This does not mean that Part 36 offers are of no use at all. Where a receiving party beats a Part 36 offer, it will ordinarily be entitled to an uplift of 10% on the assessed costs and a higher rate of interest.

It would therefore be prudent to consider making such offers and consider the risks in not accepting them. At the same time parties need to be cautious as to the level of costs incurred in the provisional assessment process. There is little value in racking up costs which ultimately are not recoverable.

To Review or not to Review?

If a solicitor is unhappy with the amount of costs awarded on the provisional assessment, the first remedy in the Court is a review of the provisional assessment. This has to be requested within 21 days unless the Court finds there to be exceptional circumstances.

The Tribunal on Review

The decision to review is one that needs to be taken carefully. The review will often, though not always, be undertaken by the judge who undertook the initial assessment. Although they may make concessions on certain points of principle when their attention is drawn to case law, they may be more reluctant to make substantial changes to the assessment. In particular, it is likely to be difficult to persuade a judge that their assessment as to the recoverable sums on document time and other profit costs is in need of substantial adjustment. Failing to understand the way in which the review is conducted is likely to lead to disappointment – particularly in light of the further issues set out below.

The Costs of Review of Provisional Assessment

The usual position concerning the costs of review is set out at CPR 47.15(10), which provides:

Any party which has requested an oral hearing, will pay the costs of and incidental to that hearing unless:

(a) it achieves an adjustment in its own favour by 20% or more of the sum provisionally assessed; or

(b) the court otherwise orders.

This is supplemented by paragraph 14.5 of Practice Direction 47 which states that the Court will take into account the conduct of the parties and any offers made when considering whether to depart from the rule at 47.15(10)

Achieving an adjustment of 20% is not easy. As previously noted, the judge hearing the case is likely to be the same the judge who carried out the initial assessment. Although concessions may be made by the judge, this is a difficult process. The party seeking the review will therefore need to take a realistic view as to the costs they will incur in running the review against the additional costs that are likely to be recovered.

Parties who achieve an adjustment of 20% or more often assume that the other party will be ordered to pay their costs for the successful review. It is important to be aware that the drafting of the rules does not entitle the party that requested the review to their costs. The rule only states that a party achieving a less than 20% adjustment will pay the costs of and incidental to that hearing.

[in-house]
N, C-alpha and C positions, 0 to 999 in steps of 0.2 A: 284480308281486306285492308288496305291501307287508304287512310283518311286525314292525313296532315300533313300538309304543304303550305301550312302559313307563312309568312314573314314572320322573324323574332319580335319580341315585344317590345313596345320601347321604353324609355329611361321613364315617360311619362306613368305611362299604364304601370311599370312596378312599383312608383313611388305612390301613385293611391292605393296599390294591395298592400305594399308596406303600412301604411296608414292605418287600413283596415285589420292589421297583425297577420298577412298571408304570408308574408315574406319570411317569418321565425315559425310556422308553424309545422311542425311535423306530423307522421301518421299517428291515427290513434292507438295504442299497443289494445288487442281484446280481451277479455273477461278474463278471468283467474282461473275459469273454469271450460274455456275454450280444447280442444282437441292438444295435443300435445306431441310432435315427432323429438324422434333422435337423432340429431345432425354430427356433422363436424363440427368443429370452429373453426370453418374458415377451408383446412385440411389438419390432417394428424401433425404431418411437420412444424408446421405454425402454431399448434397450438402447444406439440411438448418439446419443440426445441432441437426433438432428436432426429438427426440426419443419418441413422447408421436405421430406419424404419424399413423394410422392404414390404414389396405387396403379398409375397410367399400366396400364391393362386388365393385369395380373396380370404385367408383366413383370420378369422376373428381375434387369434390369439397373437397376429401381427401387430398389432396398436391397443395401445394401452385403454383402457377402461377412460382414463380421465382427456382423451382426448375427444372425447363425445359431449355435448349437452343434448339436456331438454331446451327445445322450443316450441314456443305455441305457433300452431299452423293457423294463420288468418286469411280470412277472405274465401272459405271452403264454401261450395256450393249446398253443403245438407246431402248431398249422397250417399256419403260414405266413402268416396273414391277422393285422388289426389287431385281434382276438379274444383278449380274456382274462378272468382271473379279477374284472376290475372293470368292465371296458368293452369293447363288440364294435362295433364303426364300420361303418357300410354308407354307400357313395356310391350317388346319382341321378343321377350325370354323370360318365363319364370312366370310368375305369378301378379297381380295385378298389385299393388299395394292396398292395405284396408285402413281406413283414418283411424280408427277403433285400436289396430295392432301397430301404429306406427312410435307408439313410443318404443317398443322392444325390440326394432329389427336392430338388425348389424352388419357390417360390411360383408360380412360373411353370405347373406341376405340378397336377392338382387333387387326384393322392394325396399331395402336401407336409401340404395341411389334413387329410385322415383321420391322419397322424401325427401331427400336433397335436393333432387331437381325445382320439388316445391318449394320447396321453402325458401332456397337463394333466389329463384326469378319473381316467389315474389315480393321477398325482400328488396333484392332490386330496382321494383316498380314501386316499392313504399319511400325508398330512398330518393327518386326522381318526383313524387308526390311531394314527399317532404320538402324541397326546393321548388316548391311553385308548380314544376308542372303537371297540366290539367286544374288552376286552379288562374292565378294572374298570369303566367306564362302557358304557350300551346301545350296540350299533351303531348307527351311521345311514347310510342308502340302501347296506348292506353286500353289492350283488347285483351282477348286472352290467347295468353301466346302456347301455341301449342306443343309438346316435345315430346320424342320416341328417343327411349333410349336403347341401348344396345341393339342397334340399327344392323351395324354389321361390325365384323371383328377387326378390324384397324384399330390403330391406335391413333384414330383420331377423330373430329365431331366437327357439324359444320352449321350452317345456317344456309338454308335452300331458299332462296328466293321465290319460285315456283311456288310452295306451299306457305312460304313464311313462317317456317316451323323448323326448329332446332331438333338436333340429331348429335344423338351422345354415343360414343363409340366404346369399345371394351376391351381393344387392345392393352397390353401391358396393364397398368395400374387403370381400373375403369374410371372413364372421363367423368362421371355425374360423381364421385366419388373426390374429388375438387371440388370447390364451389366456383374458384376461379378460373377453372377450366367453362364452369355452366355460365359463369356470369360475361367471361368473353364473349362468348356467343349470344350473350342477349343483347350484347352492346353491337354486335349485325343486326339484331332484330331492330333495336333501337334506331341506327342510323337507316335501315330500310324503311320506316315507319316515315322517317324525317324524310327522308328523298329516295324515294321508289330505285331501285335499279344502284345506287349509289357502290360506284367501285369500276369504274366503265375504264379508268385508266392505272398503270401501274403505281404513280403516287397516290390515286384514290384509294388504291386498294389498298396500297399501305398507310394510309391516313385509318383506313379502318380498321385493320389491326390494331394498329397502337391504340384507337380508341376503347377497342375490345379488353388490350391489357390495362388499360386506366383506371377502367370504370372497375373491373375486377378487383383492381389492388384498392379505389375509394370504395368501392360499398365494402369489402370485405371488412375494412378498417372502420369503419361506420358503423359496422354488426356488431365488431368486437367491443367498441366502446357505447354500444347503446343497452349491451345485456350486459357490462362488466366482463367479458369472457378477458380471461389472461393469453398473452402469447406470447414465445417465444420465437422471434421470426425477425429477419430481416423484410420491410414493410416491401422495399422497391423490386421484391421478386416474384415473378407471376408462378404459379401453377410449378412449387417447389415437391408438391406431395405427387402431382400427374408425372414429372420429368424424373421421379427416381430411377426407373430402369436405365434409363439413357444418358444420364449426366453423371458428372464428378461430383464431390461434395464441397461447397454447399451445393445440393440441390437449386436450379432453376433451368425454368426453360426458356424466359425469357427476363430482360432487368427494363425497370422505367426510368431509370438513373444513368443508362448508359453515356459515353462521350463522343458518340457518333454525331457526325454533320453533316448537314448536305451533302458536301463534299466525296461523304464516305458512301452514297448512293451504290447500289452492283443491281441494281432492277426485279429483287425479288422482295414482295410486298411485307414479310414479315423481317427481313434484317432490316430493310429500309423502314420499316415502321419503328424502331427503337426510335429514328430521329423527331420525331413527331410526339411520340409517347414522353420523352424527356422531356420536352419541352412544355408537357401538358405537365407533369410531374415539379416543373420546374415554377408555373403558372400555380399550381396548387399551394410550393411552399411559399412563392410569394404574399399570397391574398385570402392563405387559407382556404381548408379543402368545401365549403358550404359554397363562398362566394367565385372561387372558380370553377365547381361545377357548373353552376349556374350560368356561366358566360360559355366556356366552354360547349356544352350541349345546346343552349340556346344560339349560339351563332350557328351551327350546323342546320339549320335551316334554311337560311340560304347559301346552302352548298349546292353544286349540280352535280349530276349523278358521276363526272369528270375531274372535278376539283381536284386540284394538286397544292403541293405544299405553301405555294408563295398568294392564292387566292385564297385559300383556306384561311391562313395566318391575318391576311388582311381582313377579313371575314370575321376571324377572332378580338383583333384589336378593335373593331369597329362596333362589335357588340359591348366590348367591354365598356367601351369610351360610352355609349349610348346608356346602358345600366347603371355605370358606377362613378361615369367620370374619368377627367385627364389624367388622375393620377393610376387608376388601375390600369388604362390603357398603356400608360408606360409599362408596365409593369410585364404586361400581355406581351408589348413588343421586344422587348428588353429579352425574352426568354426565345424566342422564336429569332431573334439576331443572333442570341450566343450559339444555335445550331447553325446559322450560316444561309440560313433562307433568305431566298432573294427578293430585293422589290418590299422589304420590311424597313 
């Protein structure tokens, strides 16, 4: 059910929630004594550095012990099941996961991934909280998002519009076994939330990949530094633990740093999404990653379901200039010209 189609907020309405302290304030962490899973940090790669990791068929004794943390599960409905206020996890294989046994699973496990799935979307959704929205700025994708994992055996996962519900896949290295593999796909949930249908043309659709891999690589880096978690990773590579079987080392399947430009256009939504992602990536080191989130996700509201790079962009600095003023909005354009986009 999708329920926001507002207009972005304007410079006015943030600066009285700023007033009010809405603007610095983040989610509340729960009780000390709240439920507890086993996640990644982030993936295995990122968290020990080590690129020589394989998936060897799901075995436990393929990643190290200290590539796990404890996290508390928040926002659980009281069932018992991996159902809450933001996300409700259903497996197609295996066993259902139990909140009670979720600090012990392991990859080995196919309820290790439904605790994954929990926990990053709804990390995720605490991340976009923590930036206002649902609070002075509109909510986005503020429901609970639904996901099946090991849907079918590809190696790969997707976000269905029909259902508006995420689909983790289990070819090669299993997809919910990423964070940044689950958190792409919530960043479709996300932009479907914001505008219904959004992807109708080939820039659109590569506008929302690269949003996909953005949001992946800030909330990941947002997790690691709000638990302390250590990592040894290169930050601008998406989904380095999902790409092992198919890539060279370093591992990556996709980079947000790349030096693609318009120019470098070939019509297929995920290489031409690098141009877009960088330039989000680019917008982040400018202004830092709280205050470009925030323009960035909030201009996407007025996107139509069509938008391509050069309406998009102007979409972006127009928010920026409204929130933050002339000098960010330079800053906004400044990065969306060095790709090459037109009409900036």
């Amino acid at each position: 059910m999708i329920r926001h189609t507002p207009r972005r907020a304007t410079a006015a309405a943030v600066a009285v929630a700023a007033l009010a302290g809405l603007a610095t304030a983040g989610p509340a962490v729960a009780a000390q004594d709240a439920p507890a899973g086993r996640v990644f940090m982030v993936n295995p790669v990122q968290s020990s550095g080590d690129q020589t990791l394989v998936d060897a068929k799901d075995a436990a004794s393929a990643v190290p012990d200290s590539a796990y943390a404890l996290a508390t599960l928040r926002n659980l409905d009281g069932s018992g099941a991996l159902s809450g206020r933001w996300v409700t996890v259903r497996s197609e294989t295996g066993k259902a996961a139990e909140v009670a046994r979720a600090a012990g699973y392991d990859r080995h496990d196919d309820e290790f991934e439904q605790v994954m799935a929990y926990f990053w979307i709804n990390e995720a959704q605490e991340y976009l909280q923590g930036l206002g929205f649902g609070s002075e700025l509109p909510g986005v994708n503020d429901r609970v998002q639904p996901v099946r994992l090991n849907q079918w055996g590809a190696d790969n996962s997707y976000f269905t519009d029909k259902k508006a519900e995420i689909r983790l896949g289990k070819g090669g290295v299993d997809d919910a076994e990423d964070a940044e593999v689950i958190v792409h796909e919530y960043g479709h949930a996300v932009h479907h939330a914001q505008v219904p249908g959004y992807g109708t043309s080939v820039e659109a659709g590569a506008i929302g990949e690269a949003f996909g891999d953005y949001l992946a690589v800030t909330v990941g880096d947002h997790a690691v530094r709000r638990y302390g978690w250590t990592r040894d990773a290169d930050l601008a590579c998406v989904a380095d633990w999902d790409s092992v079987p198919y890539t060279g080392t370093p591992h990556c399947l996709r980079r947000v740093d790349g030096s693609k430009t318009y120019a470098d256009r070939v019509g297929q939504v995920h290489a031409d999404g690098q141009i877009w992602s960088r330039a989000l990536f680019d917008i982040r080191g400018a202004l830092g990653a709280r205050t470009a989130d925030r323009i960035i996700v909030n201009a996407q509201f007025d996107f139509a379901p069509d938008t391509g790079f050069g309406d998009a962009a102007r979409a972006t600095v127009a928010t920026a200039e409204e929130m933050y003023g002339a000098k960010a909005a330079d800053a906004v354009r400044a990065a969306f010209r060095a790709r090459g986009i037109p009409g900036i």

It is possible that a court will make no order as to costs on the review itself unless the 20% figure is substantially beaten. Alternatively, a party might be ordered to pay the costs of review where the other party betters an offer that was made early in the review process.

Parties need to consider their positions carefully after provisional assessment. Unless very substantial adjustments are likely to be made on review, it may be worth accepting the result.

For those parties who do decide to embark on review, they would be well advised to make sensible offers to see if the matter can be settled without review. Once the review has been requested, the costs of the review are ticking. There is always a risk that the costs incurred in running that review to its end may substantially reduce the benefit in running the review.


The provisional assessment regime has been designed to reduce the time spent on the assessment of costs and, in particular, to reduce the costs of assessment. In the absence of an oral hearing, parties may feel that their full position on costs has not properly been considered. However, parties need to be cautious in the ways that they try to counter this. Offers need to be used sensibly and the cost-effectiveness of the assessment always needs to be borne in mind.

Eamonn Hurley-Flynn is available for in-house training at any of No5’s offices or Counsel can come directly to your offices.  Please contact us to discuss your training requirements.